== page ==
You are what you eat.
It’s a boring phase that seems outdated. It’s still a fact. Even after all these years, the honest truth is: eat healthy food, feel healthy.
You know you should be eating vegetables and fruits. A lot of them. You don’t because:
- You don’t like to, and
- They don’t taste good when you make them.
Well… those are valid points. But there’s also this wonderful thing called the Internet, which has a host of resources for making healthy foods delicious.
We would argue that the real reason we don’t eat what we are supposed to is pure laziness.
It might take longer to make a meal, but at least you know the food you are about to eat is real.
Veggies are easy to cook with and once you master the art of seasoning them well, the sky’s the limit.
Cook them up in some avocado or coconut oil, and you’re on the way to upping that healthy fat intake as well.
What about the time it takes to make them?
Total prep & cooking time for some chopped veggies, sautéed in healthy fat, with black pepper & turmeric: 5-8 mins.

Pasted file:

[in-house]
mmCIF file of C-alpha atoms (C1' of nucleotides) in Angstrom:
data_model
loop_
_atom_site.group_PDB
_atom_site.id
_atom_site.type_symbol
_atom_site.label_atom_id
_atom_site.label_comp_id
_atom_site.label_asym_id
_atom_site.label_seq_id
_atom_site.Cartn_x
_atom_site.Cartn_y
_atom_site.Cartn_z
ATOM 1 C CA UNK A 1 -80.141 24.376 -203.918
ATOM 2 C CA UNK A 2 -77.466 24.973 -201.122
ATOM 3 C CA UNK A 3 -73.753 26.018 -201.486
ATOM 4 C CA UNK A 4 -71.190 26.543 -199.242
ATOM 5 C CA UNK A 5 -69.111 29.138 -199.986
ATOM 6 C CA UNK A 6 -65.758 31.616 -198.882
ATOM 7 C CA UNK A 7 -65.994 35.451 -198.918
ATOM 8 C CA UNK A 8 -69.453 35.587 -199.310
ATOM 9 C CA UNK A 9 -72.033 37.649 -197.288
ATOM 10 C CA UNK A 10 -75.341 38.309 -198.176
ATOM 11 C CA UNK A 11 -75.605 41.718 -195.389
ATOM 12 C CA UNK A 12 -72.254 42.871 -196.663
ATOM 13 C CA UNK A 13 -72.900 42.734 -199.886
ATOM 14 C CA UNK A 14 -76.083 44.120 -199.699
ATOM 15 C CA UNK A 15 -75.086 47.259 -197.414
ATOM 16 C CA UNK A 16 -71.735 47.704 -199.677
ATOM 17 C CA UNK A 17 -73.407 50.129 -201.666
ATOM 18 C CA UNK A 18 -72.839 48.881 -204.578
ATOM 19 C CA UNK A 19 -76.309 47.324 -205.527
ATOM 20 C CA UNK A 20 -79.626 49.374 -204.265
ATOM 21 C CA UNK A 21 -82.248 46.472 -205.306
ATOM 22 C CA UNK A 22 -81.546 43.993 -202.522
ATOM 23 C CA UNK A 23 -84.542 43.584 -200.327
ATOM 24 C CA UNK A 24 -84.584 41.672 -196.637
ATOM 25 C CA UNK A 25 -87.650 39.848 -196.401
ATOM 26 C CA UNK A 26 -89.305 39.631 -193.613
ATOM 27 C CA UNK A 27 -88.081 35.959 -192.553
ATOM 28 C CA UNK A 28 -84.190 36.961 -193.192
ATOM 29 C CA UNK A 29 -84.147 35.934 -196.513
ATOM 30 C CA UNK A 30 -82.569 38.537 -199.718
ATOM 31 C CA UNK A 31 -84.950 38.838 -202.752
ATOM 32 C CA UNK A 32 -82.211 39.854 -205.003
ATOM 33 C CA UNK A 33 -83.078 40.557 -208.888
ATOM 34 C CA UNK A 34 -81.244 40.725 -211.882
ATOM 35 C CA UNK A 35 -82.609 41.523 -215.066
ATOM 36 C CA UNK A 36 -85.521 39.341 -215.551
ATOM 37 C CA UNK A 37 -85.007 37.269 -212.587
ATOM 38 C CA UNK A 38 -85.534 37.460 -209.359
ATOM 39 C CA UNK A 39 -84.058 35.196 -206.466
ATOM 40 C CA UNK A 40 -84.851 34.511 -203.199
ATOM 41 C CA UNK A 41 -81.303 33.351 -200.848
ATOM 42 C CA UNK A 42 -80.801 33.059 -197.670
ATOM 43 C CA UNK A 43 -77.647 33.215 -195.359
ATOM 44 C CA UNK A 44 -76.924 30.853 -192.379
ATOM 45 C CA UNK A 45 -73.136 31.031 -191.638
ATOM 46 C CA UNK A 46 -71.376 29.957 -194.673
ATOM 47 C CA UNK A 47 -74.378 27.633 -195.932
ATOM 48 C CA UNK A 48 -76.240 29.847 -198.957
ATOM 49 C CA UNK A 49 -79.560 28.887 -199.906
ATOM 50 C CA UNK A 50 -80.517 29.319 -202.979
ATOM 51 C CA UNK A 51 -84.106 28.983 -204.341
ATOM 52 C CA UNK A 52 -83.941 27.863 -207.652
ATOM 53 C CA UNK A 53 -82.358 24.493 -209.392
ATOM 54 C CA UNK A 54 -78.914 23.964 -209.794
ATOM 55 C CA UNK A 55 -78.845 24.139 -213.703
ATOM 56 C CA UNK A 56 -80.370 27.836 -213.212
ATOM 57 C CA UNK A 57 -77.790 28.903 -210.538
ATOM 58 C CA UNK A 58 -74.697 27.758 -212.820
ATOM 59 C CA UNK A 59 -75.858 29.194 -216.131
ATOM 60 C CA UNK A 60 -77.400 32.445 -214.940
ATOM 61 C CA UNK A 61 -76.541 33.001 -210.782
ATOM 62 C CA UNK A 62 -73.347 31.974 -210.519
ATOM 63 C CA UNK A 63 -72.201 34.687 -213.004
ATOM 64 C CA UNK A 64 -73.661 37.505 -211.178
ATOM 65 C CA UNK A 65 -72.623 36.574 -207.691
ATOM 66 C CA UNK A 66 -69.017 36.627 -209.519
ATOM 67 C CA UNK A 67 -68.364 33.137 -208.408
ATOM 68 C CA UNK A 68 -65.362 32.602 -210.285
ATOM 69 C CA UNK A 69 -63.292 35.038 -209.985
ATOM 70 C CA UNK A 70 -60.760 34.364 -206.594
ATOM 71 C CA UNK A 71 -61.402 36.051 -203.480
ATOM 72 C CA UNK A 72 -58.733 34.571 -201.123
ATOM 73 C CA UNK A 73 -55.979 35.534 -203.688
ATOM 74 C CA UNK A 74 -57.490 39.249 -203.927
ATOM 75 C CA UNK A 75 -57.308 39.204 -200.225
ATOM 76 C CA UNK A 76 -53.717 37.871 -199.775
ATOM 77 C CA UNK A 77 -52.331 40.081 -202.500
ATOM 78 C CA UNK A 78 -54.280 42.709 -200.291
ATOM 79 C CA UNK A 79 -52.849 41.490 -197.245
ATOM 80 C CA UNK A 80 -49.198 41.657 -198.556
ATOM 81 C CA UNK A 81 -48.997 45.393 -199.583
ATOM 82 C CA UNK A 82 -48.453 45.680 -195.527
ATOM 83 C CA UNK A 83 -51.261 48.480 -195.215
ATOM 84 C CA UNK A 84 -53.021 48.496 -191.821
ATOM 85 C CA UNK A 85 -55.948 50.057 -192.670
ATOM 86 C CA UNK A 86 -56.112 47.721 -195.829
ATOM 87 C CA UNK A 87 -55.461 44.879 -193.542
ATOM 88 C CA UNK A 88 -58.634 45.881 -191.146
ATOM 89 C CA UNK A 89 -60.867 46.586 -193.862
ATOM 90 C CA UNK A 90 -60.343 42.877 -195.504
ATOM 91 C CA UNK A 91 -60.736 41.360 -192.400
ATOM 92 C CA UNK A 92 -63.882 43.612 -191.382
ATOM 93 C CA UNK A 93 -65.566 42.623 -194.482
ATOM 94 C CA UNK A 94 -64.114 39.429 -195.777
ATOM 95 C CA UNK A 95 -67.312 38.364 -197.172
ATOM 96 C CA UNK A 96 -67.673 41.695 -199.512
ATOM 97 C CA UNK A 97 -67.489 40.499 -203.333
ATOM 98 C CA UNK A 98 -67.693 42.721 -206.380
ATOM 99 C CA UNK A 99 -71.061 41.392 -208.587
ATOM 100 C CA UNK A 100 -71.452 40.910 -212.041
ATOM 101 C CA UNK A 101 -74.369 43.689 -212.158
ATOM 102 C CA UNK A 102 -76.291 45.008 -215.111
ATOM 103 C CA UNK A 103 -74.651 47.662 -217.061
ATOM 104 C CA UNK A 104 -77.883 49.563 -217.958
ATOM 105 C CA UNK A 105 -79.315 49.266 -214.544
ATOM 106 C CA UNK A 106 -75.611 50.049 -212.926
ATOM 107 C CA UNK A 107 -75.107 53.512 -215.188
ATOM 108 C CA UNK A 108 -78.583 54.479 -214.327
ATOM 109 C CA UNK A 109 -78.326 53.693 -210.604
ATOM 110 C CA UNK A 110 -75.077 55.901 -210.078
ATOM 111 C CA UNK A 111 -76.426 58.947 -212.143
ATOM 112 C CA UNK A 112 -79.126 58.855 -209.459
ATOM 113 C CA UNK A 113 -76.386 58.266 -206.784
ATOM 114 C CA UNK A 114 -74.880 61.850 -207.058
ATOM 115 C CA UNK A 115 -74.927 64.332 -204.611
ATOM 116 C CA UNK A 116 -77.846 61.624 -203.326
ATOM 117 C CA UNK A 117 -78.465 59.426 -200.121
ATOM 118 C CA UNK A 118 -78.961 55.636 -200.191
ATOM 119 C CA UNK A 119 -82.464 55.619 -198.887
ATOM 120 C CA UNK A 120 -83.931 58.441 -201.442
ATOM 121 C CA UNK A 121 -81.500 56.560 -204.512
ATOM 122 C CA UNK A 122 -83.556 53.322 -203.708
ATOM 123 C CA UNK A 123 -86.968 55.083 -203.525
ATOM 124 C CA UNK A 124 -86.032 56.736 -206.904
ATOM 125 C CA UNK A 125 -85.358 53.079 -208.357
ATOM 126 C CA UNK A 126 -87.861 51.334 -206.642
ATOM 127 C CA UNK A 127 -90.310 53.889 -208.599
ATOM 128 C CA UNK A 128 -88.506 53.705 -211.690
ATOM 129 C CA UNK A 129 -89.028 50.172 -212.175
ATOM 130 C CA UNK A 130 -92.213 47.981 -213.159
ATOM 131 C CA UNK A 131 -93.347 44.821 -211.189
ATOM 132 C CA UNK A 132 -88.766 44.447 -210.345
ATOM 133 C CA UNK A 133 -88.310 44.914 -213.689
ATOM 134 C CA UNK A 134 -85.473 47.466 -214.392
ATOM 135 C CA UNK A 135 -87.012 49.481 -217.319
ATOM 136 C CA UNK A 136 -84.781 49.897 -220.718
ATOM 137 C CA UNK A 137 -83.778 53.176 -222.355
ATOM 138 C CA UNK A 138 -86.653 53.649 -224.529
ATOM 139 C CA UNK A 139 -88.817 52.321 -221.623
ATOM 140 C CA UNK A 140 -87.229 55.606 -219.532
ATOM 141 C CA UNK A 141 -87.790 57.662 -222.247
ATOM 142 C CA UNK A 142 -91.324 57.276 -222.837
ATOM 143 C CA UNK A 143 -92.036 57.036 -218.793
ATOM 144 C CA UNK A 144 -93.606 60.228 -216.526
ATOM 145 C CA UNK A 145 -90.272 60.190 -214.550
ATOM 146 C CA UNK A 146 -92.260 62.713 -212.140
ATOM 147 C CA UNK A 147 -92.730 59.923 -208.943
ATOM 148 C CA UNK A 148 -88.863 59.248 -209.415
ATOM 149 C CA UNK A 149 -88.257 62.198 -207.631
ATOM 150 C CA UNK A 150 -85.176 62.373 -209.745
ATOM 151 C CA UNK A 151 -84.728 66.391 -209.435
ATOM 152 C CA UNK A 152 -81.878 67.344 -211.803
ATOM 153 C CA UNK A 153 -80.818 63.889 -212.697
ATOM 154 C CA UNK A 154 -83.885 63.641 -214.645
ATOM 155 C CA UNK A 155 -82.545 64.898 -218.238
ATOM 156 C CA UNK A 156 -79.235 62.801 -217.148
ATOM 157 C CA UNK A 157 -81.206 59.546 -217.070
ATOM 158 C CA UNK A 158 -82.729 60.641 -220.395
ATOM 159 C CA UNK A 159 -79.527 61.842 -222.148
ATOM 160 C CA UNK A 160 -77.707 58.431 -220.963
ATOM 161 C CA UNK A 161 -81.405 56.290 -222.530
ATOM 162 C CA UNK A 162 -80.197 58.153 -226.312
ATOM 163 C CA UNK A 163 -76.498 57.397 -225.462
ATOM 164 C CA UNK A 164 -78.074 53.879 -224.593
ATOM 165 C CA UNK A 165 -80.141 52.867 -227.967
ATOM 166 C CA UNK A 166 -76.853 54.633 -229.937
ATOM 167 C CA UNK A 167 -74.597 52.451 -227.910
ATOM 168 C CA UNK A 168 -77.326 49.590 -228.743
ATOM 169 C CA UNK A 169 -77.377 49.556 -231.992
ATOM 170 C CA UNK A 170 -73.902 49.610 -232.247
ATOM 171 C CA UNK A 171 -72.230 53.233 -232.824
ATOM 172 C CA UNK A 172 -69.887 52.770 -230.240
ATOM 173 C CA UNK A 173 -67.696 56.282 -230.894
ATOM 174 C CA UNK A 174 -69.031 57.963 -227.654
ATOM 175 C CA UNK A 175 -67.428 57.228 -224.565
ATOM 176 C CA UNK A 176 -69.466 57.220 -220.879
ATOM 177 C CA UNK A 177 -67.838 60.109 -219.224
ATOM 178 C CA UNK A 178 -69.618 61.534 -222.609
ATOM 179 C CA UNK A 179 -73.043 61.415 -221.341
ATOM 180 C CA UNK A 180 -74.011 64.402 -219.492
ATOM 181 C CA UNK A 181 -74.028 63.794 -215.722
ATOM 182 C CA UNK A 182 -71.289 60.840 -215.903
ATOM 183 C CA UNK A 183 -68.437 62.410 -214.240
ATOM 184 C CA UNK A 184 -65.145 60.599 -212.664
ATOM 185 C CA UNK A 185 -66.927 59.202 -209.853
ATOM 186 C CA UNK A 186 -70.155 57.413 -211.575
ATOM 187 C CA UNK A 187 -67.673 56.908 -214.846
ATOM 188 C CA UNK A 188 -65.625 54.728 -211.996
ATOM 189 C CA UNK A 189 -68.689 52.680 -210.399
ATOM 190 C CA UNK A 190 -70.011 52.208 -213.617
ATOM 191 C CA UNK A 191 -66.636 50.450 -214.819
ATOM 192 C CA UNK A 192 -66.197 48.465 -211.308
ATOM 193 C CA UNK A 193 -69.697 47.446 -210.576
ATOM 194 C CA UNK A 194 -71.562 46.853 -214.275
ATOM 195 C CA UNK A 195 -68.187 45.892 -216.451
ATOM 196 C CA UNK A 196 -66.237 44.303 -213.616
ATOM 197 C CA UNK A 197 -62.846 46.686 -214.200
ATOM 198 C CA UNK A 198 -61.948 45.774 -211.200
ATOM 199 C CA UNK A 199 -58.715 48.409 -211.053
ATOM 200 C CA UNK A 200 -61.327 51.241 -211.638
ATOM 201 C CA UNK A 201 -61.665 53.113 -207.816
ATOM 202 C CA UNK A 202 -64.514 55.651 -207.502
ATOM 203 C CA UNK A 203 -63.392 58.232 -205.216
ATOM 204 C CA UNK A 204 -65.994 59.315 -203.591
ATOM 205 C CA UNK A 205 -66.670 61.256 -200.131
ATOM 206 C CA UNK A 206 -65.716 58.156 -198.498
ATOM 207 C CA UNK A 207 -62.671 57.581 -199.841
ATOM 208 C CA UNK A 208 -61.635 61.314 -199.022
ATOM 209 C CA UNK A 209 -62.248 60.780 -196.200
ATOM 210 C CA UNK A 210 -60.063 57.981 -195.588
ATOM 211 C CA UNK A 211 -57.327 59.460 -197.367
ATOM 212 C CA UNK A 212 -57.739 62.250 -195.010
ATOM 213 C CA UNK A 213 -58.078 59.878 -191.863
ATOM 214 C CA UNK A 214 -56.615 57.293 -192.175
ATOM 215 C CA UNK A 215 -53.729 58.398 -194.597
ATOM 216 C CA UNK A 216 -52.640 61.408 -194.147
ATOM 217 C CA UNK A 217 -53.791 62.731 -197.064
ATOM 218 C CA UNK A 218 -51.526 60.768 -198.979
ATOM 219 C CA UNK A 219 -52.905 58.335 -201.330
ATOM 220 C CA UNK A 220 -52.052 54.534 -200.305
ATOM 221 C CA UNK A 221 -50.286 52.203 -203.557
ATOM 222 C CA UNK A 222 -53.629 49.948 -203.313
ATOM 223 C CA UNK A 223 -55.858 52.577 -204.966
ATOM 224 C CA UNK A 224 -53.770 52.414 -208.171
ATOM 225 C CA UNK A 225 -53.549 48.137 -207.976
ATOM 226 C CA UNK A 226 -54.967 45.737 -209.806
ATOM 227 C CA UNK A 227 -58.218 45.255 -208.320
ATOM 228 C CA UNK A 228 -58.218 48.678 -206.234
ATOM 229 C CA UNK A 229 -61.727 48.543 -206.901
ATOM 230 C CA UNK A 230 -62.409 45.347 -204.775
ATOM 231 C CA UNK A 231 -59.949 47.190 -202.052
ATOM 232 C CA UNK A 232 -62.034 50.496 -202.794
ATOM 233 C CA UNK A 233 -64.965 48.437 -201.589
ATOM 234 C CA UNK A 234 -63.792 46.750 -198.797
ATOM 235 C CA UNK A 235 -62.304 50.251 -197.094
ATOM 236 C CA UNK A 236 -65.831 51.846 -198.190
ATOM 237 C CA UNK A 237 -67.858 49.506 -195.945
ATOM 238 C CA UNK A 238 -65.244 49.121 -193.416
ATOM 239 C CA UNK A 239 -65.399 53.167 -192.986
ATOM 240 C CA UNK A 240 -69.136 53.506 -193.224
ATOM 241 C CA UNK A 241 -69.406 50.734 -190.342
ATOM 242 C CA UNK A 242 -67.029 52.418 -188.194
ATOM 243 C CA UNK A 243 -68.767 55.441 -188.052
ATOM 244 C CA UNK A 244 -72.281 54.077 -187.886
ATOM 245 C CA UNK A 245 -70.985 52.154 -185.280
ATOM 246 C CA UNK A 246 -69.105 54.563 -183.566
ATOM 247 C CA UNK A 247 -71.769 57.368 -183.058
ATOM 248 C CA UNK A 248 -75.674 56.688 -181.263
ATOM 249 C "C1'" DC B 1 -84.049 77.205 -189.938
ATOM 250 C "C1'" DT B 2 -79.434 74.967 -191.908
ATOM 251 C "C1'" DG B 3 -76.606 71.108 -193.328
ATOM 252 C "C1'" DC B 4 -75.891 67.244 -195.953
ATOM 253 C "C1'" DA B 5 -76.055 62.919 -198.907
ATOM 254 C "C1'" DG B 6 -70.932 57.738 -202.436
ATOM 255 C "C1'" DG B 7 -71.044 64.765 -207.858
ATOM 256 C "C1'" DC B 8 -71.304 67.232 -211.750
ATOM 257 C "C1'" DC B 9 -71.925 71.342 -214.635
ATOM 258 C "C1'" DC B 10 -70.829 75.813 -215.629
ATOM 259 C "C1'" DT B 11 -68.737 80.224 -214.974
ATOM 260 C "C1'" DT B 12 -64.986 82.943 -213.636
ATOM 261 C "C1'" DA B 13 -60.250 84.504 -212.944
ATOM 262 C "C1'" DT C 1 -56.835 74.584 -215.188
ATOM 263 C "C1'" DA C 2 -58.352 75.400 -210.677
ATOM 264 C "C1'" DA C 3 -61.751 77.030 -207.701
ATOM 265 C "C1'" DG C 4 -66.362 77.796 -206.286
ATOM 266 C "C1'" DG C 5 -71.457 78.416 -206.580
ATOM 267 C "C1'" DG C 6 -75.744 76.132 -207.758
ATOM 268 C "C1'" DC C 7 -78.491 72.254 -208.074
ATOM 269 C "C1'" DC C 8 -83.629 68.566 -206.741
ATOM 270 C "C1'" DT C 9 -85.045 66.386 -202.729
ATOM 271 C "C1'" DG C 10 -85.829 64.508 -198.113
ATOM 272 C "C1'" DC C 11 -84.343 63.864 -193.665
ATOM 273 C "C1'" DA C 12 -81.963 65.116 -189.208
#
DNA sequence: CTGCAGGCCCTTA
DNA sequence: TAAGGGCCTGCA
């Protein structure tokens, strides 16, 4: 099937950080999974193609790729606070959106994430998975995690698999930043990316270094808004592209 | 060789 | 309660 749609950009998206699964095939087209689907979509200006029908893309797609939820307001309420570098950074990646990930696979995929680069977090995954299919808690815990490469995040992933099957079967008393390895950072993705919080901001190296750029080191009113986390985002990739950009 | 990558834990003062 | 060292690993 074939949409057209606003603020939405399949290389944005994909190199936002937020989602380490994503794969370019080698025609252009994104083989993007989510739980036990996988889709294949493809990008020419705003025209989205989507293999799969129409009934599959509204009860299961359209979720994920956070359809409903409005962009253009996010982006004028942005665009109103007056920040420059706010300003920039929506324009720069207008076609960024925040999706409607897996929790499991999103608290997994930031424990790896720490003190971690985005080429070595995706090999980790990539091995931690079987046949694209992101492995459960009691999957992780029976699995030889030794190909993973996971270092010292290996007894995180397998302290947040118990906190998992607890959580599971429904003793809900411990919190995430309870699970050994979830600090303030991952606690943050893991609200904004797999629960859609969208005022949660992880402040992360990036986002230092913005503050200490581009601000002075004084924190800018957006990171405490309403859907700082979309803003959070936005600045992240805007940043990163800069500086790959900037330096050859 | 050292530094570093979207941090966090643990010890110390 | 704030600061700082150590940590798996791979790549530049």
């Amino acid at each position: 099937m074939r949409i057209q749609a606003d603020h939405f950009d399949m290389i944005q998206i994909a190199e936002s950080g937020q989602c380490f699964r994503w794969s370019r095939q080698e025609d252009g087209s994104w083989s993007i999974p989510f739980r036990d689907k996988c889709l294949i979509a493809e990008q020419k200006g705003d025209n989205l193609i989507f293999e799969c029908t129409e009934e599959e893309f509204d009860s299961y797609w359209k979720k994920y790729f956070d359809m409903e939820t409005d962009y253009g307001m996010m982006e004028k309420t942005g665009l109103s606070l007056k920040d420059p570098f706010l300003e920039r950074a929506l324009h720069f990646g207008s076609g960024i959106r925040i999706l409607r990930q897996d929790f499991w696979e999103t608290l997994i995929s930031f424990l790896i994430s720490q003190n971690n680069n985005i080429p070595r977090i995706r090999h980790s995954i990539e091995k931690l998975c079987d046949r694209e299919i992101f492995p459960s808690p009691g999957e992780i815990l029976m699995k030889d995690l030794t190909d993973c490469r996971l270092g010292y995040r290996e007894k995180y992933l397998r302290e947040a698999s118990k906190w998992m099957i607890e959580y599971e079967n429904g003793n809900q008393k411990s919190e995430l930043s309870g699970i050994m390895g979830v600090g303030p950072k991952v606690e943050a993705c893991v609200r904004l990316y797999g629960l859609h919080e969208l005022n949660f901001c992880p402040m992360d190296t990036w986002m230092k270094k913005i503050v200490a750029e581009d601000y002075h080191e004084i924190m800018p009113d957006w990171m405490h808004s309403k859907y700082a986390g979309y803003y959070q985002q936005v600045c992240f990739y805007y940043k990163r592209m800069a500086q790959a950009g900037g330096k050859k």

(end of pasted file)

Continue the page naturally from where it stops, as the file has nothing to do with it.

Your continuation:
That’s shorter than waiting in line at the drive thru.
Add grilled salmon and avocados to any vegetable meal and now you have enough to feed 4-5 people, at about $20-$25 total.
The basics you need to take from this article
So, now you have 2 wonderful go-to options for improving your brain health:
- Eat a lot of (healthy) fat
- Eat foods full of choline, and possibly supplement with complimentary blends to enhance it further.
Nourish your brain with monounsaturated fats, such as avocados.
And get plenty of choline from foods like egg yolks, making sure your synapses continue to fire.
Eat raw vegetables and fruits, along with small amounts of the leanest cleanest animal products and hope your gut can handle it.
If your diet is not enough, supplement.
Keep it simple and you’ll reap the benefits.